Nissan Inverter Design Breakthrough Nets More for Less

By Editors on September 12, 2008 12:15 PM

Following last month's announcements about its more powerful lithium-ion batteries and improved fuel cell stack, Nissan Motor Corporation has raised the advanced-powertrain design bar once again with a new generation of vehicle-dedicated, high-efficiency inverter units based around dedicated Silicon Carbide (SiC) diodes. An inverter is the critical component that converts electricity generated by the on-board power source in both fuel-cell and pure-electric vehicles from direct to alternating current that can be used by the motors. Their bulk and mass often prove significantly limiting factors in the amount and configuration of cabin/storage space. Nissan's claims its innovative inverter design addresses those packaging issues head on while upping both the capacity and longevity of the operating system itself.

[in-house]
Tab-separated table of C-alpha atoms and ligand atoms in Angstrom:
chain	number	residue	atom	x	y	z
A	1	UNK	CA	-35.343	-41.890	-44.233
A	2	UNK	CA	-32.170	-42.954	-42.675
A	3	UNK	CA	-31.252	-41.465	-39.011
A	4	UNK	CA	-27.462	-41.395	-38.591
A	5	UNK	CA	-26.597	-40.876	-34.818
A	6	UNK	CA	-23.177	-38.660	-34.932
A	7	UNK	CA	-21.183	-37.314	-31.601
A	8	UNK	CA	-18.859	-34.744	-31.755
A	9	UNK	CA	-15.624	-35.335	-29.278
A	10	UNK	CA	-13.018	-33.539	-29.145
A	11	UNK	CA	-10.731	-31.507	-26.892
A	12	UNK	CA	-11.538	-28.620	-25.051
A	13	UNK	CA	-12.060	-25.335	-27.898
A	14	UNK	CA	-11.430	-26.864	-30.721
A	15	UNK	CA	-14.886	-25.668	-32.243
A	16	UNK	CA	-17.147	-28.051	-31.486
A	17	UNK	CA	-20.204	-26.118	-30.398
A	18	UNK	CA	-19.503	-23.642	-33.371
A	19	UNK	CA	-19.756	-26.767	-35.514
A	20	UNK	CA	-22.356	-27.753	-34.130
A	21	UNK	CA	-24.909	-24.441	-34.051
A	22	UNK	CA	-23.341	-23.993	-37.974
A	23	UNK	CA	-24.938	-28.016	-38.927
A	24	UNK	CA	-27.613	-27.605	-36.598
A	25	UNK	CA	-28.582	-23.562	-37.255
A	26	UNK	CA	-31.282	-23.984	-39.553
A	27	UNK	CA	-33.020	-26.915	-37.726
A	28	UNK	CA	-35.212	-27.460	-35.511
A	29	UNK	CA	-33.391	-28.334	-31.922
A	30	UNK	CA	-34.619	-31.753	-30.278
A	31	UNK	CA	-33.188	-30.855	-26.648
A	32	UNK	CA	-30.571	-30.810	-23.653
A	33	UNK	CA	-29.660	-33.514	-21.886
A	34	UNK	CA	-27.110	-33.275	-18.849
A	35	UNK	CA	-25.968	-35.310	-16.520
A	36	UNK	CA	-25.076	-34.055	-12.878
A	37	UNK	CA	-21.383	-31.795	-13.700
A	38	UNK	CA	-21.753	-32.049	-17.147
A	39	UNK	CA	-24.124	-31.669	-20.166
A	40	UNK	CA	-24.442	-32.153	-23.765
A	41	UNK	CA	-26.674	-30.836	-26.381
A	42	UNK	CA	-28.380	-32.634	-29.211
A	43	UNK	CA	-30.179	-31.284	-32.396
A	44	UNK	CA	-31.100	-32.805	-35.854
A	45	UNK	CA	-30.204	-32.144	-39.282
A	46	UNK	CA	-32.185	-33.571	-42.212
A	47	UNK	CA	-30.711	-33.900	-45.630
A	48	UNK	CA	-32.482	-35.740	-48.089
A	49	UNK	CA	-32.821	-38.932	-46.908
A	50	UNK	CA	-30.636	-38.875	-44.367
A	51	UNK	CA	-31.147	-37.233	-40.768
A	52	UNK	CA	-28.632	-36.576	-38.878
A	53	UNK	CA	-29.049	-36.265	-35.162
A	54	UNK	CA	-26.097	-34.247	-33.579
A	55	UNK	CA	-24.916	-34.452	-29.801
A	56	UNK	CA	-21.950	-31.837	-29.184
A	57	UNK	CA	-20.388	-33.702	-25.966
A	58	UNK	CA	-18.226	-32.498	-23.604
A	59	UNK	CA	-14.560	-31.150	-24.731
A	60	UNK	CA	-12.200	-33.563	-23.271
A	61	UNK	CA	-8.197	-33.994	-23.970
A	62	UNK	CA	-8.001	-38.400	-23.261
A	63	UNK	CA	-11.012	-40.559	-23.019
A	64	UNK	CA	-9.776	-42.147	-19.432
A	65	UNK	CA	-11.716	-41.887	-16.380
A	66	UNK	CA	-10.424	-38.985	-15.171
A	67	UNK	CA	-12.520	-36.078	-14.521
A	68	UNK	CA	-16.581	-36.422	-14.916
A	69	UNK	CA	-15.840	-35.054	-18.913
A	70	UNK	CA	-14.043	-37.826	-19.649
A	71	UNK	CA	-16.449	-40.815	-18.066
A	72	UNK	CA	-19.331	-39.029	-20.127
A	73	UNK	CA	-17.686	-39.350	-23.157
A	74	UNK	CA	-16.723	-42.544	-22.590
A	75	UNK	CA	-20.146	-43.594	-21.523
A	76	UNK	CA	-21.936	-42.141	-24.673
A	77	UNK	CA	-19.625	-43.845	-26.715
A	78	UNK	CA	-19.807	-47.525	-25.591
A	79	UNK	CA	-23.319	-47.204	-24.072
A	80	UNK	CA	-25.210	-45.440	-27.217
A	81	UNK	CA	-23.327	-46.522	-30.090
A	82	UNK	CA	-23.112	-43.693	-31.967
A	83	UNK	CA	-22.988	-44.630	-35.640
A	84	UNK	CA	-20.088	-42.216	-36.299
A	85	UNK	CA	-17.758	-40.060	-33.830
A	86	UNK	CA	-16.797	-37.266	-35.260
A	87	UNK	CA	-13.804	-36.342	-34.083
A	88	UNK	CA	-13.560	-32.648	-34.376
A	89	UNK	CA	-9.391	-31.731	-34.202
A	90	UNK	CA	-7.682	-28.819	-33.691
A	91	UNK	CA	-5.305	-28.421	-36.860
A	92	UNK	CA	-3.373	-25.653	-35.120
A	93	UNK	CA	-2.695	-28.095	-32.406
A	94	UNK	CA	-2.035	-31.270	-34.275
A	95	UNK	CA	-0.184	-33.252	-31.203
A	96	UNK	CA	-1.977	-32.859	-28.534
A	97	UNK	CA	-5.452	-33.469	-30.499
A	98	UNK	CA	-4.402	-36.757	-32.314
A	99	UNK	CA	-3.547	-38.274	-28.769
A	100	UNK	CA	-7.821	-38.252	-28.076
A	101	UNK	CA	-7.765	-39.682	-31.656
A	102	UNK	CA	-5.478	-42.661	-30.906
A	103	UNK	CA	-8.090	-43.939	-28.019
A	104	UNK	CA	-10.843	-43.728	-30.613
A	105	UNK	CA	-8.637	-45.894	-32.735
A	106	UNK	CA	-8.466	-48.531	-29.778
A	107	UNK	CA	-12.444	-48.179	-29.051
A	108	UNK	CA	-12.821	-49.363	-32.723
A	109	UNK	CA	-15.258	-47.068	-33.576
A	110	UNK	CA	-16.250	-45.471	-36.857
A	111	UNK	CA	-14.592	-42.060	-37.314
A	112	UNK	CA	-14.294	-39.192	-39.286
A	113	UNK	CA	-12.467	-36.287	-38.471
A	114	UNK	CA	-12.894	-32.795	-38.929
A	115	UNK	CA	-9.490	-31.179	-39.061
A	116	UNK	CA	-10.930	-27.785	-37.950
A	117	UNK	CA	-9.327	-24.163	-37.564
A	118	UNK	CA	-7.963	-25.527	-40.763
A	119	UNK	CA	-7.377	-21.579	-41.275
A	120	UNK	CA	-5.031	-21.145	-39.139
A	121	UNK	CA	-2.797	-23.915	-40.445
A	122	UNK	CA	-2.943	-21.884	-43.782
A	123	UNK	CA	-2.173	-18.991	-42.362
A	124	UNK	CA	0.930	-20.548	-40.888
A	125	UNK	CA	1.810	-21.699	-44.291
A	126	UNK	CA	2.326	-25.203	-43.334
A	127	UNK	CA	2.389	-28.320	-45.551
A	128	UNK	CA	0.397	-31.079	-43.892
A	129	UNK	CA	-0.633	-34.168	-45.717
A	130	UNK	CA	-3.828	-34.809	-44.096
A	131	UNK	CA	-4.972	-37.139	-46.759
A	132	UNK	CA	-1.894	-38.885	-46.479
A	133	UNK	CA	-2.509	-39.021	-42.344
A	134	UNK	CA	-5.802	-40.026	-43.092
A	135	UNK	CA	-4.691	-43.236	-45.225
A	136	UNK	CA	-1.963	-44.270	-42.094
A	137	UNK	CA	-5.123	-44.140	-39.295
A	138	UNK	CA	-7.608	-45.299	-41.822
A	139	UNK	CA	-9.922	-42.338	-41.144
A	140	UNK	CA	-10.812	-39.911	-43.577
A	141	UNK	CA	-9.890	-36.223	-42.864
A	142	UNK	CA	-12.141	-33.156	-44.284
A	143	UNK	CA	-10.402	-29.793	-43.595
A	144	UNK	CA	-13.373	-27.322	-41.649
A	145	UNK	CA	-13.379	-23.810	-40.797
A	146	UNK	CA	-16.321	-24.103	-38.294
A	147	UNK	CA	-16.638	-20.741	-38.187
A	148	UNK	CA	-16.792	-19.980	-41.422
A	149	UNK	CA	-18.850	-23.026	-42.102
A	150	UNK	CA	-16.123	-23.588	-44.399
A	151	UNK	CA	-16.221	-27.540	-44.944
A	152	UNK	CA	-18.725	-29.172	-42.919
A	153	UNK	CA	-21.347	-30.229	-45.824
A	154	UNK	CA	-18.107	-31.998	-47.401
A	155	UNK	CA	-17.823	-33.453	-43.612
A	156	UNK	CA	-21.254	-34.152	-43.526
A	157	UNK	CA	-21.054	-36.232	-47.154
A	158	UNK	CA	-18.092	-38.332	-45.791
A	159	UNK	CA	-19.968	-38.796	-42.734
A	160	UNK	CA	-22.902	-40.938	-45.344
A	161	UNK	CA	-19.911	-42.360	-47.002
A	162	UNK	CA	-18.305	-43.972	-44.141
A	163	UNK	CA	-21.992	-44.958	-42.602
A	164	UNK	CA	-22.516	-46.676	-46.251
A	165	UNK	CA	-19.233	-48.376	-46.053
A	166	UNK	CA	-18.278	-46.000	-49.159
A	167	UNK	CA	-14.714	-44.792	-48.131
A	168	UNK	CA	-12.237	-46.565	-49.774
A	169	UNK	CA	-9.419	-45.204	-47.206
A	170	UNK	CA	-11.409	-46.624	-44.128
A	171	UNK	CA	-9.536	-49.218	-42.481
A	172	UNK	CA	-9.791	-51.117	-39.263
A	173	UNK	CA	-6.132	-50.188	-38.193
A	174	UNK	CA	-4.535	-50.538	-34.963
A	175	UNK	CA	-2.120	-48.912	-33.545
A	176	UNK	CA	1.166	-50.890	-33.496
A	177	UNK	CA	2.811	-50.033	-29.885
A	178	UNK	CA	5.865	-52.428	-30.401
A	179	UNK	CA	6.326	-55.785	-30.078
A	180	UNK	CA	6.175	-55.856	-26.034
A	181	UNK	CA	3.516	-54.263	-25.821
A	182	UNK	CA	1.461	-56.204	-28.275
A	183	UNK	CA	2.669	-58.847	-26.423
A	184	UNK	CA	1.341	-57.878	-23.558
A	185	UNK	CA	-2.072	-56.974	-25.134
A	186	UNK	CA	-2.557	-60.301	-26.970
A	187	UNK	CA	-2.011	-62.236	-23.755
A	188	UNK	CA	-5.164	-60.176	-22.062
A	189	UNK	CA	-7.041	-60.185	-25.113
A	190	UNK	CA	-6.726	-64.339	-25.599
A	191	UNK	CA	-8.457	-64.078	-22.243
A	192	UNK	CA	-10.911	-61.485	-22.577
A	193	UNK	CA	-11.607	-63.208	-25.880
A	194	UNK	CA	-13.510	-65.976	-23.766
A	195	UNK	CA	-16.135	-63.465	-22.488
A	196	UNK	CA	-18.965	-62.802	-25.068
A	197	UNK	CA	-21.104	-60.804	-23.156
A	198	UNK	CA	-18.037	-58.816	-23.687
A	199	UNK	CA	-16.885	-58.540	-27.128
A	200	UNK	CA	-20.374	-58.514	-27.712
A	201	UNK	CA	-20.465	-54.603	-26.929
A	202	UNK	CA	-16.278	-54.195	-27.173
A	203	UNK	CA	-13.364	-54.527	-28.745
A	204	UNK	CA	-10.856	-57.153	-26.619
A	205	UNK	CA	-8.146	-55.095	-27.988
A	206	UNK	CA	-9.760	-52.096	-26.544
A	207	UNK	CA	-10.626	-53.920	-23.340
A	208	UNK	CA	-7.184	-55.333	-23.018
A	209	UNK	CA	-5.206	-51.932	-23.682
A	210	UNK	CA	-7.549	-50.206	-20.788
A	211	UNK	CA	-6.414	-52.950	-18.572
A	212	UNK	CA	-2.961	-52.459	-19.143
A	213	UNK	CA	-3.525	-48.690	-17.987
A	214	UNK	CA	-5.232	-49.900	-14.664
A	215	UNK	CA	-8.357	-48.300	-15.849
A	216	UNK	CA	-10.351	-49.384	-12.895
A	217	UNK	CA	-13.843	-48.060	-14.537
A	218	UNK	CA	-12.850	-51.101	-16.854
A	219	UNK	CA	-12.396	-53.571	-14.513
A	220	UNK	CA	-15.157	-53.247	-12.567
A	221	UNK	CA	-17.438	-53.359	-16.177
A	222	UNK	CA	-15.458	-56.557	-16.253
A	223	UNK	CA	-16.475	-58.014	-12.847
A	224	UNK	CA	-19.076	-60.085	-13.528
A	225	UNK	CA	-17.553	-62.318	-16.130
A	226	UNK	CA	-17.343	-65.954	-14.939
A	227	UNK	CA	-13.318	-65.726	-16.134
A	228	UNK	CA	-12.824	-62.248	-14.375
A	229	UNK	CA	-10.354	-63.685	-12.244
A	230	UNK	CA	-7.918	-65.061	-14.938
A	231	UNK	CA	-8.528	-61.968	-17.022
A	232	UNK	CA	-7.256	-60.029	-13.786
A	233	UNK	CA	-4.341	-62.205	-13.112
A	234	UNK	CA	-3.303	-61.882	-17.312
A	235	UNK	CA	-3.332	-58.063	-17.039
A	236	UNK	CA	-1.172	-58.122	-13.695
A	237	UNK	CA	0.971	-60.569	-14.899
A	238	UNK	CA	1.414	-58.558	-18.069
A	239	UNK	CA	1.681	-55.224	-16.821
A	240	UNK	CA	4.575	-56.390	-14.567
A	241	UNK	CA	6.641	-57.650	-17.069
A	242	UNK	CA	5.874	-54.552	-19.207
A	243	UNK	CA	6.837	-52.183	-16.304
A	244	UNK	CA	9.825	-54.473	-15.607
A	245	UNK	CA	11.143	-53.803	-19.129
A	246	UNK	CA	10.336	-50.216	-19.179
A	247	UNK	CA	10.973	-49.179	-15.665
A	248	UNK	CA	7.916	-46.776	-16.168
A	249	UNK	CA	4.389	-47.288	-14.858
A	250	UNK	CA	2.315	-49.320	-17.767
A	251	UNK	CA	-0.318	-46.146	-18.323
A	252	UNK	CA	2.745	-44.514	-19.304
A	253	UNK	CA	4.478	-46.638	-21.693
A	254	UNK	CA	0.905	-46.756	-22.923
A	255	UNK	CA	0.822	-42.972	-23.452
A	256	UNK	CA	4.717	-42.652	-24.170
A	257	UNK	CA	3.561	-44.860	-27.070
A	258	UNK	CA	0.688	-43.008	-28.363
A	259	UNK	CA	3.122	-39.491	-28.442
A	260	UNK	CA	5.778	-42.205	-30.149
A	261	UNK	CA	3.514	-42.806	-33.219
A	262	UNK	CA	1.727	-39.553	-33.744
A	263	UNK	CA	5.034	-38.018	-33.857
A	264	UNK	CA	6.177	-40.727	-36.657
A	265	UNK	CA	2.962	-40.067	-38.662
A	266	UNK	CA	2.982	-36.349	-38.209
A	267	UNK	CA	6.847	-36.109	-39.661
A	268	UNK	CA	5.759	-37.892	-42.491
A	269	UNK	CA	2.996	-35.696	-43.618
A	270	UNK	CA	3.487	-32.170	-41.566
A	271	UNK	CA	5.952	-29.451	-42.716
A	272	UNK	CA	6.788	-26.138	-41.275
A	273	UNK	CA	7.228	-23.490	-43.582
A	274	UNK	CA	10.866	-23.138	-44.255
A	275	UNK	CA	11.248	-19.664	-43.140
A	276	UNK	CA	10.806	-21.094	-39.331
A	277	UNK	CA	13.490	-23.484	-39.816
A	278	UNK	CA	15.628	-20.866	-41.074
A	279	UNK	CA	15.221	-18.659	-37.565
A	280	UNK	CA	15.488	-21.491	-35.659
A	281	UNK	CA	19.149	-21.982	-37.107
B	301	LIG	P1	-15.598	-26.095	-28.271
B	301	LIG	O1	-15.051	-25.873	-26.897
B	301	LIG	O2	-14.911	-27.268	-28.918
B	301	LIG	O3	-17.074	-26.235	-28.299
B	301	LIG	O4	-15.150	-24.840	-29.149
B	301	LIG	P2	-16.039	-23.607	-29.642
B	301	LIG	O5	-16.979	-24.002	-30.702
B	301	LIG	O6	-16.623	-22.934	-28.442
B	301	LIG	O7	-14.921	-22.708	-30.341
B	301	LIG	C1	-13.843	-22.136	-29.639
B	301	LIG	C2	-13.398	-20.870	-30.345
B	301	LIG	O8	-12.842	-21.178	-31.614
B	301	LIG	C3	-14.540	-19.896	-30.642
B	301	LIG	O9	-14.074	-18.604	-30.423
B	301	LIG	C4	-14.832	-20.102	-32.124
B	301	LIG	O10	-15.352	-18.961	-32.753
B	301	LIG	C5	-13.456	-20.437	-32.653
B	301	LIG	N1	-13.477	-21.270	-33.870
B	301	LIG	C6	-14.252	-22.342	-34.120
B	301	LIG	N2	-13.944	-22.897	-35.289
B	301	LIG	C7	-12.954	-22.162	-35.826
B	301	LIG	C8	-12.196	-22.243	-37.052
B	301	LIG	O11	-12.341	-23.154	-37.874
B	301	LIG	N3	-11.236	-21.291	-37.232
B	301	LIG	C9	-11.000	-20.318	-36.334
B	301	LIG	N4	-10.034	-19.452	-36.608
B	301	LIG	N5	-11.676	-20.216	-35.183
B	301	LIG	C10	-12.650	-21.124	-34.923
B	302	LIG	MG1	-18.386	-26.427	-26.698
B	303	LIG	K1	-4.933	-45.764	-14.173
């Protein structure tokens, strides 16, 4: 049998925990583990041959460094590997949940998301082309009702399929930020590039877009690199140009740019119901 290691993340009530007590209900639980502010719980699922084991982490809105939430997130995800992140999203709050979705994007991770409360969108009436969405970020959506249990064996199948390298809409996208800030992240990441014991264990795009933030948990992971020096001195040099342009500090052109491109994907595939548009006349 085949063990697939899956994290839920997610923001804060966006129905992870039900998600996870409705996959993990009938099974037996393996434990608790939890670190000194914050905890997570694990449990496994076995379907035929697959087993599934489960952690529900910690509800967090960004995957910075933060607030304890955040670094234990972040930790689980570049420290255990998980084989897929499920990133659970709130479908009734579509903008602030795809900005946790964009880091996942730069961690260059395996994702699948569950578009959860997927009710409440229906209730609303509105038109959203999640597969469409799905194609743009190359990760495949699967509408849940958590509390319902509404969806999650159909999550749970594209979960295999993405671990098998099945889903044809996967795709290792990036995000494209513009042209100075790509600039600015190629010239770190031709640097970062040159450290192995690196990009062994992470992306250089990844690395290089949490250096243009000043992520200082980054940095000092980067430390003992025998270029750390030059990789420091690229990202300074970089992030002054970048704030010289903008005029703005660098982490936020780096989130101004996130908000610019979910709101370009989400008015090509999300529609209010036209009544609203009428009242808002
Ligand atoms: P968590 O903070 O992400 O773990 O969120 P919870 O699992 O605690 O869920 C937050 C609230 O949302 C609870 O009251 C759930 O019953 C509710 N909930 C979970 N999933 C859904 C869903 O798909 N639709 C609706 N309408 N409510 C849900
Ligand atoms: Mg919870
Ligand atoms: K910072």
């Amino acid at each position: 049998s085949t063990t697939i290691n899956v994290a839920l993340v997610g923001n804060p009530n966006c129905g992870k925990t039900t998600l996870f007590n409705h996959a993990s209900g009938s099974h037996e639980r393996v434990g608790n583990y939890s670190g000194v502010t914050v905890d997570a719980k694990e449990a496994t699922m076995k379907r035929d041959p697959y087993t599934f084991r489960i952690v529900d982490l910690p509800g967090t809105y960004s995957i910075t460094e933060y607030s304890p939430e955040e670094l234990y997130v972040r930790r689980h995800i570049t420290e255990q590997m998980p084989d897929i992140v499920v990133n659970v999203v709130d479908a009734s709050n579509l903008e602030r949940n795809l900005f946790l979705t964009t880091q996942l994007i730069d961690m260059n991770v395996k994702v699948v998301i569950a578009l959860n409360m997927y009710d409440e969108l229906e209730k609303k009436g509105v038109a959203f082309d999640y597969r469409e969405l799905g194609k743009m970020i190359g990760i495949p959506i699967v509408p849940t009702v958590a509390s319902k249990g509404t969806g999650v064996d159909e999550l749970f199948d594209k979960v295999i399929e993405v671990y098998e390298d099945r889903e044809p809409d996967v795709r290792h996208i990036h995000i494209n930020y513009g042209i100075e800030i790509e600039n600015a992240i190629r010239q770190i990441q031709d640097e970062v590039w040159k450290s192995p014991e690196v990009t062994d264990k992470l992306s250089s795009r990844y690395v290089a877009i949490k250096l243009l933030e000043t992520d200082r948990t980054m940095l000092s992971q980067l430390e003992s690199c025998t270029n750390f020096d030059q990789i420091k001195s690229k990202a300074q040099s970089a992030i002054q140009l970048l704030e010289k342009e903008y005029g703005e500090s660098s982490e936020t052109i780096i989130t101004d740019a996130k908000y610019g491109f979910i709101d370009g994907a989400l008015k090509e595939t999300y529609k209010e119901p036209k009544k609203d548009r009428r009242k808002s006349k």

In addition to its enhanced strain of SiC diodes, this new-gen inverter also incorporates a unique heterojunction diode (HJD) structure developed by the firm. According to Nissan, that techno matchup helped reduce the surface area of the inverter by 70 percent, improved its energy efficiency by 20 percent and dramatically increased its overall reliability. It also permitted the fitment of a far simpler cooling system that results in an as-installed size and weight trim-down of 15-20 percent.

This new inverter package affords multiple application possibilities and will become part of future Nissan fuel cell, pure electric and hybrid powertrains. It's currently being field tested in Japan on one of the firm's X-TRAIL FCV fuel cell vehicles.